Posted: February 16th, 2020 | Filed under: Cinema, Film Reviews Podcast | No Comments »

A General Motors factory closes in Dayton, Ohio, putting many out of work.

The facility is purchased by a Chinese auto glass manufacturing company, and reopens under that new leadership. Many of the former GM workers are rehired.

This compelling documentary examines the culture clash, both personal and industrial.

Beautifully shot, and with almost unfathomable access to the people involved and situation, this is fascinating contemplation.

For more on the movie, listen to the podcast below:

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“Miss Americana”: Film Review Podcast

Posted: February 7th, 2020 | Filed under: Cinema, Film Reviews Podcast | 1 Comment »

Oh my, how we do crave knowing about the private lives of the stars who float our boat, what they’re really — I mean, really — like?

Music faves. Sports stars. Hollywoodland elite.

And, at least among a certain generation, there’s no bigger pop star than Taylor Swift.

The singer hit the scene — hugely — at a tender age. Platinum albums. Awards. Social media icon. Boyfriend issues.

But, what’s she really like?

The Netflix documentary, “Miss Americana,” is actually a way more intimate look into Swift’s private life than one might expect.

Her song writing methods. Her interaction with fans. Her insecurities.

Many, though I doubt all, are laid bare.

For more information and my review of the doc, listen to the podcast below:

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“Louisville Jewish Film Festival”: Podcast Preview

Posted: February 4th, 2020 | Filed under: Cinema, Film Reviews Podcast | No Comments »

The 2020 Louisville Jewish Film Festival opens this Saturday, February 8, with a showing of the documentary, “Fiddler on the Roof: A Miracle of Miracles.”

It runs through the beginning of March at various venues.

The offerings include the usual potpourri of documentaries, dramas and comedies. Many showings will be accompanied by lectures and discussions.

There’s a nifty satire, playing Saturday, February 29, at the Village 8 Theatres, titled “Tel Aviv on Fire.”

The screenplay was written by native Louisvillian, later professor of film at Columbia University, Daniel Kleinman, who will be in attendance and speaking at the showing.

For a complete list of the films and venues and schedule and ticket info, click here.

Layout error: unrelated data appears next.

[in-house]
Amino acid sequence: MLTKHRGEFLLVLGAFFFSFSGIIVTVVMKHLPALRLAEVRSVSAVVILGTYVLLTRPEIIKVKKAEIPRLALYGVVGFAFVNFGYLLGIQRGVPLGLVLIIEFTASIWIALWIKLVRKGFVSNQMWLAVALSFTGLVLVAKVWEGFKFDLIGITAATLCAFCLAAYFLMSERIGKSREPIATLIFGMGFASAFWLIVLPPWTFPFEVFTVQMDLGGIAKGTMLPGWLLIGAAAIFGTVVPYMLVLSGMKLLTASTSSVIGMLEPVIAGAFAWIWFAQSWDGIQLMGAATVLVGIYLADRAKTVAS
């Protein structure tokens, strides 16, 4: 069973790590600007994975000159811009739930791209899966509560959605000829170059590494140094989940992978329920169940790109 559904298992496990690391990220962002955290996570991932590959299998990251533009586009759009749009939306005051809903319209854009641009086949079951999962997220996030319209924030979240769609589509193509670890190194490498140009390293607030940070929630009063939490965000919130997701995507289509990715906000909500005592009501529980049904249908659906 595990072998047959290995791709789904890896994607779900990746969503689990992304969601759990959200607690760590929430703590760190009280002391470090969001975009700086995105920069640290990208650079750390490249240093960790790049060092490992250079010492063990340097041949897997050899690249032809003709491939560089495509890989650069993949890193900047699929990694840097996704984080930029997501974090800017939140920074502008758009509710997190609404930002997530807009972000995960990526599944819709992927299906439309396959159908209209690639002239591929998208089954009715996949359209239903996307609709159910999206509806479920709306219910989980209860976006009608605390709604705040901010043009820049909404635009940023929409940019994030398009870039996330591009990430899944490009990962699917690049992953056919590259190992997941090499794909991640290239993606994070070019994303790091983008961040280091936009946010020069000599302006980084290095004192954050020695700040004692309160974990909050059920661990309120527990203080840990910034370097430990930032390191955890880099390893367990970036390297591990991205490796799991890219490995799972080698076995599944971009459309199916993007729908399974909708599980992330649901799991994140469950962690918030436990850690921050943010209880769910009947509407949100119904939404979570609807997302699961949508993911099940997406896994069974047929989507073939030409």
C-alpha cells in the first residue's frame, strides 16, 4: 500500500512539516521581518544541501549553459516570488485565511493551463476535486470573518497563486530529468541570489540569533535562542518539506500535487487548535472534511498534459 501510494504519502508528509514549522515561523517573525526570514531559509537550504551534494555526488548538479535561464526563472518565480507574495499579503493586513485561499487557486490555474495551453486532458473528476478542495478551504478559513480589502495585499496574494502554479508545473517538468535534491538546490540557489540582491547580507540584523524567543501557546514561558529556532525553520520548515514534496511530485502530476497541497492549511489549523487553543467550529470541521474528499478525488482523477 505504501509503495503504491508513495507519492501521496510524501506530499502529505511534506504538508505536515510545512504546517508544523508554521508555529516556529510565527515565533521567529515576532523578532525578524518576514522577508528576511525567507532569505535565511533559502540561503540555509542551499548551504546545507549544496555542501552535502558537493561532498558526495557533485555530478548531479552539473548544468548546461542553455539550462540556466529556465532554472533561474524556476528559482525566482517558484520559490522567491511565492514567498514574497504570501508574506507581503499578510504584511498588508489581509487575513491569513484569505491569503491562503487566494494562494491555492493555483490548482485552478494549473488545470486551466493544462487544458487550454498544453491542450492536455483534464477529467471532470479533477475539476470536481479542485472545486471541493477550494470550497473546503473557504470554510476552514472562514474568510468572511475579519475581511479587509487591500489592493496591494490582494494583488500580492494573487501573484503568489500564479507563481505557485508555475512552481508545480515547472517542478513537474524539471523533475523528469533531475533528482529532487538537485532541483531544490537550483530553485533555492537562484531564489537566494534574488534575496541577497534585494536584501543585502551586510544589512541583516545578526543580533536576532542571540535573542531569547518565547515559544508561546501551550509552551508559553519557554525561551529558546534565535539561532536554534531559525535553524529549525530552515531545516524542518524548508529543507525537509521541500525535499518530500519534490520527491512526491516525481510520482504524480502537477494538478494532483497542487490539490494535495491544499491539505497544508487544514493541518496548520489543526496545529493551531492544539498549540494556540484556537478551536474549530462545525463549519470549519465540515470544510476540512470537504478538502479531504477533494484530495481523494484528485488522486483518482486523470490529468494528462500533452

For more info, and a preview of a fascinating documentary about Carl Laemmle, on the pioneers of the industry in America, listen to the podcast below:

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“The Gentlemen”: Film Review Podcast

Posted: January 28th, 2020 | Filed under: Cinema, Film Reviews Podcast | No Comments »

Before Guy Ritchie went off and married Madonna, then unmarried her, before he ascended to the A List of directors, which allowed him to sit in the chair for the Sherlock Holmes remake abominations, before all that, he jumped on the scene with some clever Brit crime capers.

One was “Lock, Stock, and Two Smoking Barrels,” which was pretty good.

The other was the funny and engaging “Snatch,” a masterpiece of the genre, which I simply adore.

Well, he’s returned to the scene of the crime, literally and figuratively, with his current release, “The Gentlemen.”

It tells the tall tale of a bunch of too glib scoundrels, attempting to outdo each other to take over a huge pot growing and distribution operation.

For more details, and an assessment of “The Gentlemen,” listen to the podcast below:

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“Little Women”: Film Review Podcast

Posted: January 19th, 2020 | Filed under: Cinema, Film Reviews Podcast | No Comments »

Greta Gerwig’s take on the Louisa May Alcott classic is refreshing.

And fresh. Or, so I’m told.

I’ve never read the book. I cannot recall seeing any of the six or so cinematic renditions.

So, though I knew the name Jo Marsh, and the standing of the iconic character among the females of the populace, the film was essentially new to me. Thus, not having seen Winona Ryder’s or June Allison’s take, Saoirse Ronan’s energetic portrayal is the one that resonates.

Gerwig’s creation is presented in a non-linear fashion, which I thought worked remarkably well.

I really enjoyed this movie.

For more information, listen to the podcast below:

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“1917”: Film Review Podcast

Posted: January 15th, 2020 | Filed under: Cinema, Film Reviews Podcast | No Comments »

Of course, a well crafted film about two young soldiers sent on an impossible mission during WWI is going to elicit emotions.

Sam Mendes award-nominated “1917” certainly does that.

Dean-Charles Chapman and George MacKay as the earnest but fearful duo sent off by Command on the perilous mission are marvelous.

Especially MacKay, whose participation is kind of an afterthought. His is a marvelous 1917 face.

But the movie is filmed as a one shot, as if there were no edits. Which is frankly a bit of trickeration.

That aspect is too ever present during the run time, is a bit showy if you ask me, and somewhat distracts and detracts from the movie.

Though the movie remains nonetheless an emotionally impactful cinema experience.

For more, listen to the podcast below:

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“The Two Popes”: Film Review Podcast

Posted: January 9th, 2020 | Filed under: Cinema, Film Reviews Podcast | No Comments »

It is very rare, very very rare, when a Pope resigns.

But that’s what Pope Benedict (Anthony Hopkins) did, which allowed for the election of his successor, the current Pope Francis (Jonathan Pryce).

The former was a solitary man, very conservative, resistant to change in the church.

The latter, just the opposite, a real reformer and man of the people. Not to mention a huge futbol fan.

This incredibly well acted and fascinating film purports to tell the story of the relationship of the two.

For more details and perspective, listen to the podcast below: